Envision Grants fund student ideas
Leadership Rice's Envision Grants are awarded to students with ideas that benefit a community and facilitate leadership among Rice students. According to Leadership Rice Director Judy Le, this year's Envision grants fund four projects create a long lasting framework for leadership among students at Rice.
"We look for innovative ideas that benefit a community," Le said. "But we also look for ideas that students show they are capable of executing."
Owl List, proposed by Baker College junior Violetta Krol and Will Rice College Senior Konrad Stoick, received $2,500 to provide an online source for Rice students to buy and sell goods like furniture on campus.
"Owl List shows another side of the Envision Grant," Associate Director of Leadership Rice Dustin Peterson said. "It's a kind of business idea."
McMurtry College freshman Eli Spector and Wiess College freshman Rohini Sigireddi's project "Rice Through the Decades", which received $650, has two parts: WikiRice, a Wikipedia-like website students can edit about Rice, and a series of Podcasts that will begin in Oct. this year, although the podcasts are not fully planned yet. WikiRice has already launched and Spector said it has taken off well.
"We have 11,000 views with 10 percent them making edits," Spector said. "We've had about 1,000 edits since the site opened about a month ago and have about 32 content pages."
Sid Richardson college sophomore Rahul Rekhi's project RMI received $450 to work with students at underserved students. RMI will allow those students to work on science, engineering and math research with Rice professors and graduate students while being mentored by an undergraduate student.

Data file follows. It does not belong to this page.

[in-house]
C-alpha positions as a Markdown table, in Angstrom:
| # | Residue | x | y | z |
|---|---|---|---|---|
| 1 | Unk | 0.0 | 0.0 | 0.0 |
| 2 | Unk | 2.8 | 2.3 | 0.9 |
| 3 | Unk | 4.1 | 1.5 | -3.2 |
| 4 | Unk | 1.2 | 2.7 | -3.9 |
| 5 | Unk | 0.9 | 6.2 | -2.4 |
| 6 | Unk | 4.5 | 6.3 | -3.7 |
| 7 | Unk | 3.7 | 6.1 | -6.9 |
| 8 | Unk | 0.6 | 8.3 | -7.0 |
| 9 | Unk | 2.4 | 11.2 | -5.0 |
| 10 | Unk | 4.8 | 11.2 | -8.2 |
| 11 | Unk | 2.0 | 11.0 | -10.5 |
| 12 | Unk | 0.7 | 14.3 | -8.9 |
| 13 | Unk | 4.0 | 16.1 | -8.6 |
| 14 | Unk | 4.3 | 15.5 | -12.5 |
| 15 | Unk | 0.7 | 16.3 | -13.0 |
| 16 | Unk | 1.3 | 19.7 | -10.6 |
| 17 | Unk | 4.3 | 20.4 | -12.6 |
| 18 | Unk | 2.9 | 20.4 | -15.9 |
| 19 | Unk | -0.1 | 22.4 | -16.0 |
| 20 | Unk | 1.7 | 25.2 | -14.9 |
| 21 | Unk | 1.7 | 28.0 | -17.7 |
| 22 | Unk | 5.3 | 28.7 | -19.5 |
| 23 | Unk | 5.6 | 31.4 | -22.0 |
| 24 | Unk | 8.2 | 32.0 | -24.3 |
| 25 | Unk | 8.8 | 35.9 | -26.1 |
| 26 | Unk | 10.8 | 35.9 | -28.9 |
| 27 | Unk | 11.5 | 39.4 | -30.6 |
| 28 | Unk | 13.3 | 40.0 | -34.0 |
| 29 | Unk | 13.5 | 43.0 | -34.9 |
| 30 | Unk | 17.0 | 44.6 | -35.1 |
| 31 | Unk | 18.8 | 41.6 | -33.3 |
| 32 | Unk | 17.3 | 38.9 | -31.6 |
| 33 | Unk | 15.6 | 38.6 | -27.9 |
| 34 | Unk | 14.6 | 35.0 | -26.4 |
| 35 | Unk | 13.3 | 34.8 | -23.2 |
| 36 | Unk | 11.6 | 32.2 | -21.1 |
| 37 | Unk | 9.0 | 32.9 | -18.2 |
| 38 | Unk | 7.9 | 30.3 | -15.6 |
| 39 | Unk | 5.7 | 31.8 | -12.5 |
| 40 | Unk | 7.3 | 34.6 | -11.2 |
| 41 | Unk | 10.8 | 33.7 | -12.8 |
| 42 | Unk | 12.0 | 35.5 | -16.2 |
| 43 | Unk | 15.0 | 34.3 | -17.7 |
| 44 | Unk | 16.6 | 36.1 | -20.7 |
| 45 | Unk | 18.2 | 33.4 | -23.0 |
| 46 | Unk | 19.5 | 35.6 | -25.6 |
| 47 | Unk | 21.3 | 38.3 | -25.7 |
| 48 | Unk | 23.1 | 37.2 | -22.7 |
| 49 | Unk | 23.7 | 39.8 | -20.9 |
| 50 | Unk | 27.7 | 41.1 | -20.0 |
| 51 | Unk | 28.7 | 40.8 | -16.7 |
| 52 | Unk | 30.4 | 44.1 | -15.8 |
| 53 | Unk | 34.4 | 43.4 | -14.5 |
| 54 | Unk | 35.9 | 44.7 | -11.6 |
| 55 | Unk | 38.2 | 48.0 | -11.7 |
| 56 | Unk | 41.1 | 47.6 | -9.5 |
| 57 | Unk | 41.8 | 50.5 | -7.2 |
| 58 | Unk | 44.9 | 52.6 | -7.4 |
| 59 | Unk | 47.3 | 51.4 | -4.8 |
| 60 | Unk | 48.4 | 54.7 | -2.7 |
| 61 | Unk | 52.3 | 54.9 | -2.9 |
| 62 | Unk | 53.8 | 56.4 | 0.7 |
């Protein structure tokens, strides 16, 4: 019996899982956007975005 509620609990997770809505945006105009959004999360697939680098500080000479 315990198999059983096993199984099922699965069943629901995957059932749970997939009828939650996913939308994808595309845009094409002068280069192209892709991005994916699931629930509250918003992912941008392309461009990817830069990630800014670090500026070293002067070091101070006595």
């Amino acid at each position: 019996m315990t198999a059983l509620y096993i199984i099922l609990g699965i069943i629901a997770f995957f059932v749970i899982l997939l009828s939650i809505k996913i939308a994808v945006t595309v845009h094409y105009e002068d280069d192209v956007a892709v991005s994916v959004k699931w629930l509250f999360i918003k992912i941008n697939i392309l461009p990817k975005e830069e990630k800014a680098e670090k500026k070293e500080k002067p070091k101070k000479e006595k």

"The idea for the RMI came about last fall, when Dr. Dereth Phillips of the Biochemistry and Cell Biology department mentioned to me that there was no infrastructure in place to help set up high school students to work in Rice labs, despite high — and ever-increasing — demand," Rekhi said.
Finally, Brown College seniors Pierre Elias and Ara Parsekian received $2,500 for the National Conference on Student Taught Classes. The conference aims to improve STCs at Rice by communicating with peer institutes that offer similar programs like Brown University, Tufts University, UC Berkeley, University of Pittsbugh and University of Virginia.
After the conference Elias said they will create a White Paper to advise universities on how to start, maintain and improve STC type programs. The conference will take place on April 8 and 9 and will feature Teach for America Vice President of University Partnerships Robert Lundin as a keynote speaker on the April 9. To attend the conference or the speech RSVP at http://bit.ly/eYBNO0.
Around 20 proposals were submitted for this year's grant. Le said she and Peterson worked with the students to rewrite and resubmit their proposals so that they were more clearly outlined.
Peterson said that all the recipients showed unique ideas that have potential for emphasizing leadership on campus. However, Peterson said that students must develop that leadership and make the project work on their own.
"Leadership is about having a big idea and making sure it doesn't die on your bosses desk," Peterson said. "They have to make it happen."
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